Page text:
Shift work over an extended time span also poses a health risk. Here, cardiovascular problems are particularly common among people who have to work in the evening. The research did not find any reliable evidence about night shifts, but at least a similar effect can be assumed.

4. Work intensity

Too much work intensity has a psychological impact. Depressions, but also mental illnesses such as anxiety or obsessive-compulsive disorder can develop from too much pressure during working hours. Here it is important not to take on too much and to refuse or hand in work orders from time to time.

5. Job insecurity

The fear of losing one’s job can also affect the psyche and ultimately lead to mental illness.

6. The social environment

Of course, social interaction within the company is also important. Respectful cooperation, but also a clear structure and distribution of roles promote the well-being of the employees. Those who do not feel comfortable in their social environment have an increased risk of mental illness and problems concentrating on their work. [5]

Stress prevention is worth it

Stress prevention pays off for companies not only with motivated and balanced employees, but also financially. Michael Kastner, head of the Institute for Occupational Psychology and Occupational Medicine in Herdecke, puts the financial return on modern health promotion for companies at almost twice the amount invested. [6]

What you can do yourself against stress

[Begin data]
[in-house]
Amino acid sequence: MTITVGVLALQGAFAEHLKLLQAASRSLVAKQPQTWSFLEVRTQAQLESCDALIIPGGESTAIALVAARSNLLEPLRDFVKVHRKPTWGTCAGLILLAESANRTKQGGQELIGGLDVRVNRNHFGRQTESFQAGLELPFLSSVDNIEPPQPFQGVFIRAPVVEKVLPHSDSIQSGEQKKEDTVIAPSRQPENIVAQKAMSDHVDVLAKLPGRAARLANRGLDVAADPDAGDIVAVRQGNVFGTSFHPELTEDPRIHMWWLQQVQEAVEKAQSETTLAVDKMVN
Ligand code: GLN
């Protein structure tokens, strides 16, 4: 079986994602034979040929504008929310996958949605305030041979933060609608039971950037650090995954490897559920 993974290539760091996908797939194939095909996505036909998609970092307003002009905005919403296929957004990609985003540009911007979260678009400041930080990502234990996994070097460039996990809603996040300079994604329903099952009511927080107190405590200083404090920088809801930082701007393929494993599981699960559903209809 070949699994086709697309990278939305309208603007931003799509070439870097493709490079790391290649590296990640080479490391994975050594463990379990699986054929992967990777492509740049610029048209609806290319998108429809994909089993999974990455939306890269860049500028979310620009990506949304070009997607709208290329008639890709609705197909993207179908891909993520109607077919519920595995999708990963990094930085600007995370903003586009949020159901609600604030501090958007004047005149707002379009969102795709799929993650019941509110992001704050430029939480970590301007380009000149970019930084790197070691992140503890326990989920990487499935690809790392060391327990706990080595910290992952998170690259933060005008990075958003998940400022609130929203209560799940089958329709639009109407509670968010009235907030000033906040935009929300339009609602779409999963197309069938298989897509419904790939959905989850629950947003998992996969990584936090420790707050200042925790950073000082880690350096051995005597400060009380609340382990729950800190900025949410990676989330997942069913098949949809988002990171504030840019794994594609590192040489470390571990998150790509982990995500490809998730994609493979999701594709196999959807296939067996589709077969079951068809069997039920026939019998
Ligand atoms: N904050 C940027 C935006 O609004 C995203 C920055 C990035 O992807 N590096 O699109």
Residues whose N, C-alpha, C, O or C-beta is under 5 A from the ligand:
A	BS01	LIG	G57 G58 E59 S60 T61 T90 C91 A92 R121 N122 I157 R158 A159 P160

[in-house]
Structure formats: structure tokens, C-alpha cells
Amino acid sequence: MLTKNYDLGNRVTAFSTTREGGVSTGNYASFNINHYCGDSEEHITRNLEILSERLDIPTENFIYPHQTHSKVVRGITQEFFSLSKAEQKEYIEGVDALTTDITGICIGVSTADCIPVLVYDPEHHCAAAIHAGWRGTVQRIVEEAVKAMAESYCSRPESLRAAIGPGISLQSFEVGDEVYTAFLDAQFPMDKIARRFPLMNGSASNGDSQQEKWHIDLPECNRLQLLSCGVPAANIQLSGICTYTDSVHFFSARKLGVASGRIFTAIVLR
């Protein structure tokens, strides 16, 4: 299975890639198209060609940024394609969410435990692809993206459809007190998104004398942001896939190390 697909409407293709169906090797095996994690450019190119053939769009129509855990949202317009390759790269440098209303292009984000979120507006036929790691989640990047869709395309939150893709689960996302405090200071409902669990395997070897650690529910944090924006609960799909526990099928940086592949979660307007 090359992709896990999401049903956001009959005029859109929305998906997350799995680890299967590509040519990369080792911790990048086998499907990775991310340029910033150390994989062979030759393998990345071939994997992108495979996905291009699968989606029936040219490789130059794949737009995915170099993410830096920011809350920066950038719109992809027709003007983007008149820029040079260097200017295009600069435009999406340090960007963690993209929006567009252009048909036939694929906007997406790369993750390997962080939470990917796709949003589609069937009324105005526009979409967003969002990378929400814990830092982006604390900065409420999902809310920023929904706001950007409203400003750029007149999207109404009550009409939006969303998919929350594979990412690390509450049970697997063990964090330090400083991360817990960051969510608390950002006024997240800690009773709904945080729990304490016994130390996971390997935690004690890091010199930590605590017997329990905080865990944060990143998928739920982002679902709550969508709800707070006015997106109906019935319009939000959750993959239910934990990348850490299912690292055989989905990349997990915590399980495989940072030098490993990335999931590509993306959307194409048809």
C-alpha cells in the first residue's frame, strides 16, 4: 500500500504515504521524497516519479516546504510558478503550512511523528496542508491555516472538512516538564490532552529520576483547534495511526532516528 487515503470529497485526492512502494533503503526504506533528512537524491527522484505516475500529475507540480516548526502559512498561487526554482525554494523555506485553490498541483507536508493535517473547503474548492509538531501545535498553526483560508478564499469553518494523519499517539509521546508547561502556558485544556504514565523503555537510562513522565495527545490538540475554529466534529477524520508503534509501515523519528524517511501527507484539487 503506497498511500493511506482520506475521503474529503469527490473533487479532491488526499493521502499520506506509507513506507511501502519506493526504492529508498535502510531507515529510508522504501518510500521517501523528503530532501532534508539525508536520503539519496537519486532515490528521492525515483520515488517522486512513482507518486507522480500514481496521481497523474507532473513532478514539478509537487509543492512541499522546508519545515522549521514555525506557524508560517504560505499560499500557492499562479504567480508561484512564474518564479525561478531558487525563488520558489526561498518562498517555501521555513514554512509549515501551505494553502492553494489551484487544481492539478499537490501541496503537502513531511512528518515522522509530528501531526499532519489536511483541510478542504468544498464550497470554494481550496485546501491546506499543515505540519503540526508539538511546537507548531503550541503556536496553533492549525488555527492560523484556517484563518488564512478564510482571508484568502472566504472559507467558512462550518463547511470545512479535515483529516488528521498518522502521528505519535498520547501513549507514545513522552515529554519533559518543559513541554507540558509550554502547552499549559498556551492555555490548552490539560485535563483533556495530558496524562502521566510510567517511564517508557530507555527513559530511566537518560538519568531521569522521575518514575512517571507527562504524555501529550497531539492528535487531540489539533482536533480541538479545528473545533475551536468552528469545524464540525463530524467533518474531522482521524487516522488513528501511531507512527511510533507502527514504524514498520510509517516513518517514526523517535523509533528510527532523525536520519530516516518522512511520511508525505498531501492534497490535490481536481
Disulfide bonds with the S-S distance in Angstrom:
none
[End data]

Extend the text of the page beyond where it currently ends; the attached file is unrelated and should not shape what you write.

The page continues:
Every person reacts differently to stress. Nevertheless, there are a few simple rules of thumb that you can use to make your working day more relaxed:

  1. Create a comfortable working environment according to your own ideas. A picture of your family or your pet evokes reassuring associations and helps you to connect your workplace with positive feelings.
  2. Always include short breaks for relaxation exercises. A short meditation session can help you recharge your batteries and continue working with renewed vigour.
  3. Mindfulness training can also help you to be more aware of yourself and to get to know your limits better. If you want to learn how mindfulness practice works, you will find more detailed instructions here. Mindfulness training can also help you to be more aware of yourself and to get to know your limits better. If you want to learn how mindfulness practice works, you will find more detailed instructions here.
  4. Learn to say “no”. No one can take on all the work alone. Communicate openly when you feel overburdened and refuse a job sometimes.
  5. Distance is important. Always plan enough recovery periods and try not to think about your work during these periods. You should avoid being constantly available whenever possible.

Effective time management. Don’t just start working, but allocate your time in advance. A list of things you’ve done can also help you to keep track of what you’ve done and to assess your own workload. [7]

Putting strong emotions aside

You probably know the following situation: If you feel that you have been treated unfairly, you think about it for a long time afterwards. You work yourself up into your anger and let yourself be distracted from your work. This naturally creates stress. But you can also try to actively free yourself from these stressful thoughts. Don’t try to ponder the situation all the time, but try to keep your mind at a distance. This will help you to reduce negative feelings better and you will be in a better mood, which is reflected in a balanced everyday life. An open and clarifying conversation with your colleague is of course still useful. [8]

Individualised stress relief